New mining and mineral-processing projects in Western Australia: Effects of employment and the macro-economy

Kenneth Clements, H. Ahammad, Y. Qiang

Research output: Contribution to journalArticle

16 Citations (Scopus)

Abstract

Investment in Western Australia's mining and mineral-processing industries is currently surging. This stems from new opportunities for downstream processing provided by the deregulation of energy markets technological innovation and East Asia's increasing demands for minerals. This paper examines the macroeconomic impacts of this investment using three complementary approaches: (i) The main features of 35 mining and mineral-processing projects which are already under way or committed to proceed are analysed in detail. This covers the value, timing of and direct employment associated with these projects. (ii) The flow-on benefits of the projects are estimated using multiplier techniques. (iii) The broader effects of the projects are simulated using a new economy-wide model of the WA economy. Major findings of the paper include:The total value of the 35 projects is estimated to be $5.8 billion, which when annualised becomes $3.6 billion p.a.These projects will generate approximately 9000 new jobs directly during the construction phase.According to multiplier computations, between 16 000 and 18 000 new jobs will be generated elsewhere in the economy by the 35 projects during the construction period. Taking the midpoint of this range of 17 000, the results indicate that total employment increases approximately by 9000 + 17 000 = 26 000 jobs.The WA Model (WAM), a new general equilibrium model of the Western Australian economy, indicates that the new investment will create approximately 39 000 new jobs in the WA economy during the construction phase. The 39 000 jobs projected by WAM refer to both direct and indirect employment; this figure differs from the multiplier estimate of 26 000 due to the more extensive economic linkages included in WAM.WAM also indicates that about 22 000 new jobs in the production phase will be created by the new projects. These new jobs continue over the working lives of these projects.In the construction phase, exports are projected to fall by about 12% due to a significant real appreciation of the exchange rate caused by a rise in domestic costs. However, as the projects commence operations, WA exports will be about 5% higher than otherwise.During the construction phase, industries which service the projects by supplying materials are projected to expand the most. The major exporting industries, and those closely related to export activities, contract as they are squeezed by the real appreciation of the exchange rate. However, the overall income and spending growth that accompanies the construction of the projects causes many service industries and import-competing industries to expand. During the production phase, the four mining and mineral-processing industries where the majority of the investment takes place are projected to expand output the most. In this phase, there are only modest cost pressures and significant growth in income. Consequently, almost all industries in WA will grow with most of the new jobs being created in industries other than mining and mineral processing. This shows that the effects of the projects are much broader than might initially thought to be the case. (C) 1997 Elsevier Science Ltd.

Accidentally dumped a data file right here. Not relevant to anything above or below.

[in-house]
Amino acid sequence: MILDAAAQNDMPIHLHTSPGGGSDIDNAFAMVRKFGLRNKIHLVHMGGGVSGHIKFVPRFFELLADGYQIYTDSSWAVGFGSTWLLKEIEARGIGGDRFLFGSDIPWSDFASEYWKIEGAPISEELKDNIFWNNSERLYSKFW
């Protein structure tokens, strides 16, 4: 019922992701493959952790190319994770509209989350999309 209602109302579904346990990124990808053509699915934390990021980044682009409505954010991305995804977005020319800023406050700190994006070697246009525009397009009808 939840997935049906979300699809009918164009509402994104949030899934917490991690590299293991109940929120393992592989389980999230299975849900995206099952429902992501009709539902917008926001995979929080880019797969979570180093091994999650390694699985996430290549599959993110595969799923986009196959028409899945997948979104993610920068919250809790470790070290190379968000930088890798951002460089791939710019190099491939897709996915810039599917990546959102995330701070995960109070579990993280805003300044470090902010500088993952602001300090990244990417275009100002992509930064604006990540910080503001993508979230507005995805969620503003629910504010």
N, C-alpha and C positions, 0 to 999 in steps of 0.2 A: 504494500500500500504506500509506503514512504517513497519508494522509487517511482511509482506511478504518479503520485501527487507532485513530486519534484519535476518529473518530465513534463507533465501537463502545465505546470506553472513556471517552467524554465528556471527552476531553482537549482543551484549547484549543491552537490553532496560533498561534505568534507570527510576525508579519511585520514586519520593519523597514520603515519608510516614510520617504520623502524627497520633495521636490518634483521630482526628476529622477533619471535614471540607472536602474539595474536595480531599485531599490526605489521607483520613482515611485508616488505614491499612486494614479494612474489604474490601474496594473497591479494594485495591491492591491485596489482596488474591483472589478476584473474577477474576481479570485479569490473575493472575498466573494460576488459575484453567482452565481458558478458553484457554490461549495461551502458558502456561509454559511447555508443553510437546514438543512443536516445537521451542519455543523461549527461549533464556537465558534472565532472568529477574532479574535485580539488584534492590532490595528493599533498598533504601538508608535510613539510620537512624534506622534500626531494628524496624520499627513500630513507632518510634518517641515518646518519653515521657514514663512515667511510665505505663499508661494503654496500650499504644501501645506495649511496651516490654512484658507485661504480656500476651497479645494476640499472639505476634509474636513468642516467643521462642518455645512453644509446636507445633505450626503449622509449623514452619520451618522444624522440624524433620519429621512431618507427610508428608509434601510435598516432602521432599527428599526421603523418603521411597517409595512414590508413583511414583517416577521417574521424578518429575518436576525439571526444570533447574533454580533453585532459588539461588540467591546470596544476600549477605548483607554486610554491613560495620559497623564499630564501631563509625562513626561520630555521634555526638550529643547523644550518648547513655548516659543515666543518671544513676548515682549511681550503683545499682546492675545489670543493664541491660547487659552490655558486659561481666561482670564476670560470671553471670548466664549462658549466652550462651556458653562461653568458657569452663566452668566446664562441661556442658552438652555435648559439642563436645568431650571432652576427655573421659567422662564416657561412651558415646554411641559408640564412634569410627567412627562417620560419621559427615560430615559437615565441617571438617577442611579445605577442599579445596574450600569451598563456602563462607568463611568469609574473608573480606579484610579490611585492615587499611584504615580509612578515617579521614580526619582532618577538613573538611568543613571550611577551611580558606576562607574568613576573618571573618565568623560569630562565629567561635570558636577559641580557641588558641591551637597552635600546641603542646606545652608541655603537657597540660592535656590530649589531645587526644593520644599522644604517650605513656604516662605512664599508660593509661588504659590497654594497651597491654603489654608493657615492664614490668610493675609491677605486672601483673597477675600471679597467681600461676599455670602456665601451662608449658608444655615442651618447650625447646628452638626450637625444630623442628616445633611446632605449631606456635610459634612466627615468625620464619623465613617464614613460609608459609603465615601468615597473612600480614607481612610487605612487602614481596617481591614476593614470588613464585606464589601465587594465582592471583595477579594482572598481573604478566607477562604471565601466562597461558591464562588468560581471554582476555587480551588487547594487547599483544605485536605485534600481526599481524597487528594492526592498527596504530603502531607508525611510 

Original languageEnglish
Pages (from-to)293-346
JournalResources Policy
Volume22
Issue number4
DOIs
Publication statusPublished - 1997

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effect on employment
mineral processing
economy
industry
multiplier
exchange rate
effect
project
Western Australia
Minerals
Macroeconomy
income
Industry
energy market
new economy
working life
deregulation
equilibrium model
technical innovation
costs

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title = "New mining and mineral-processing projects in Western Australia: Effects of employment and the macro-economy",